If I had a dime for every time my parents urged me to decide on a profession prior to college, I’d be waaaaaay rich. Their mentality was super simple: decide what you want to be and major in it. And don’t choose History or Political Science or Liberal Arts because in their mind, what in the hell kind of job are you going to get? They were very traditional and linear thinkers.
I dutifully followed their framework and decided I would be a TV/broadcast news journalist when I grew up. I researched colleges that had TV/broadcast news programs and attended one that fit the bill. I spent my 4 years of college priming myself to be a TV news journalist. I logged so many hours in the newsroom and on the road reporting stories that by the time I graduated and started sending out tapes for auditions, I was over it. I no longer wanted to be on The TeeVee. I was burned out after essentially doing it for 4 years.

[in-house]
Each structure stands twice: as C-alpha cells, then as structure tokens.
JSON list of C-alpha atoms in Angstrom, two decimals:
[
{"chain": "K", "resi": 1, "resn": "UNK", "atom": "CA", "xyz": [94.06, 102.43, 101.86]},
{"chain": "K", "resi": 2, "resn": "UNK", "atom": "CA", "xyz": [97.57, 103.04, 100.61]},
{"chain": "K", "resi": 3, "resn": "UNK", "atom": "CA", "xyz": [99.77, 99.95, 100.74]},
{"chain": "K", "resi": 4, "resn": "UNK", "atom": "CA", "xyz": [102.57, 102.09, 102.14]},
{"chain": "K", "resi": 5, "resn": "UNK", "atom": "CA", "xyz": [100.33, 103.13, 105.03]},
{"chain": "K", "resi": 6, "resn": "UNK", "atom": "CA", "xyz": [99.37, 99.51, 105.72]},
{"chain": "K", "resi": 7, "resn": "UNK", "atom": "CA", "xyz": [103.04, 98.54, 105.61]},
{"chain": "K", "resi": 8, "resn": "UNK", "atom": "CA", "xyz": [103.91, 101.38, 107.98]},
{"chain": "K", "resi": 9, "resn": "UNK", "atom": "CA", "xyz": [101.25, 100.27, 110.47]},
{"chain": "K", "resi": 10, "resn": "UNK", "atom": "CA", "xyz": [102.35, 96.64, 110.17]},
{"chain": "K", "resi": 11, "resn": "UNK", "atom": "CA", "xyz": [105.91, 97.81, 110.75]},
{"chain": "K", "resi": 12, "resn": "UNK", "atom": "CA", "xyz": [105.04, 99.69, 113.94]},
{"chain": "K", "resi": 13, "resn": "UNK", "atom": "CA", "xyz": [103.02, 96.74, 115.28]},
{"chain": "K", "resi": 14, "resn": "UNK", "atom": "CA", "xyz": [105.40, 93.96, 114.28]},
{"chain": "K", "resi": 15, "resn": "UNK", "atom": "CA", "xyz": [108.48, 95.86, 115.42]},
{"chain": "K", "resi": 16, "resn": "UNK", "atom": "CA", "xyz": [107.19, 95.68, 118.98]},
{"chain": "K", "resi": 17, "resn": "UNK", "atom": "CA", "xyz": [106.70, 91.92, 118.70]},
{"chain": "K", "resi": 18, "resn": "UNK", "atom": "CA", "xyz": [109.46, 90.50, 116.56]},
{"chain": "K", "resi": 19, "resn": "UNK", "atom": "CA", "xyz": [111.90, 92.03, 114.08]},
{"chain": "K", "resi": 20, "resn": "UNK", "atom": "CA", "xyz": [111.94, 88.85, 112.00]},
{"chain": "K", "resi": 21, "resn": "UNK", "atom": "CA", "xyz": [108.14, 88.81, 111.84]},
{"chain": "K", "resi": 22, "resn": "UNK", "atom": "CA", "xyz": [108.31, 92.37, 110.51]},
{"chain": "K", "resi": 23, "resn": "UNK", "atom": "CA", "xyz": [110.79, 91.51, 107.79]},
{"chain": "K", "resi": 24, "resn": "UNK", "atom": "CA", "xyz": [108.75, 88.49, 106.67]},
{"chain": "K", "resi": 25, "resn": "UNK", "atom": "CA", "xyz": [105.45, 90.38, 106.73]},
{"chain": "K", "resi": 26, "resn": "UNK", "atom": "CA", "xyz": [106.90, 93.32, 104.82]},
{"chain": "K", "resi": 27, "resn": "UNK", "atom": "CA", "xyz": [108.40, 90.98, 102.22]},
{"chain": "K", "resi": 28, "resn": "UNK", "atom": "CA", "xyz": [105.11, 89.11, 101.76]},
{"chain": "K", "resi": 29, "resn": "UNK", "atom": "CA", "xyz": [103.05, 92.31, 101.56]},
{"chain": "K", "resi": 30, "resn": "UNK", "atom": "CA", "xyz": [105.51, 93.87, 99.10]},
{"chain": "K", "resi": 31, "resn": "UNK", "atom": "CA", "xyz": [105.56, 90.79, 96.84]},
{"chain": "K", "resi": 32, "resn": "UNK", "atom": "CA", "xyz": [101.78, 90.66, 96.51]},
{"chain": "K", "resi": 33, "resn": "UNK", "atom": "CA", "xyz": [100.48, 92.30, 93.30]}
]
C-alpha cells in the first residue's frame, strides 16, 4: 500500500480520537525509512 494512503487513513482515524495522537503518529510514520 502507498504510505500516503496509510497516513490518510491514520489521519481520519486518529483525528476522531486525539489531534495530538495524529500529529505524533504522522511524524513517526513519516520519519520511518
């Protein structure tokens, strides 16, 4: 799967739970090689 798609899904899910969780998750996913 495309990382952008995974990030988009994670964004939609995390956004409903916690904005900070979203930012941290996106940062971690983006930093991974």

So, how did I get from that major to building a career that consists of 2 years in management consulting and the last 14 years in a bank? The answer is soft skills.
Sometimes I envy those that have parlayed strengths or natural talents into a real profession such as a doctor, lawyer, accountant, teacher, architect, computer programmer, etc. I have built a career on what we in the biz call “soft skills”. You know…things like communication, conflict resolution, negotiation, personal effectiveness, creative problem solving, strategic thinking, influencing, selling up, etc. etc.
I do not have any true hard skills to speak of. I know a tiny bit about a lot of things but don’t know a lot about any one thing…jack of all trades and master of none. Building a career on soft skills these days and in this kind of economy would be tough. I was lucky that when I graduated, they were handing out jobs to pretty much anyone who could fog a mirror. My daughter tells us that she wants to go to college to study bugs; she enters kindergarten in the fall so we’ll see if it sticks.
Smarties, did you pursue a job related to your college major? Do your children ever talk about “what they want to be when they grow up?”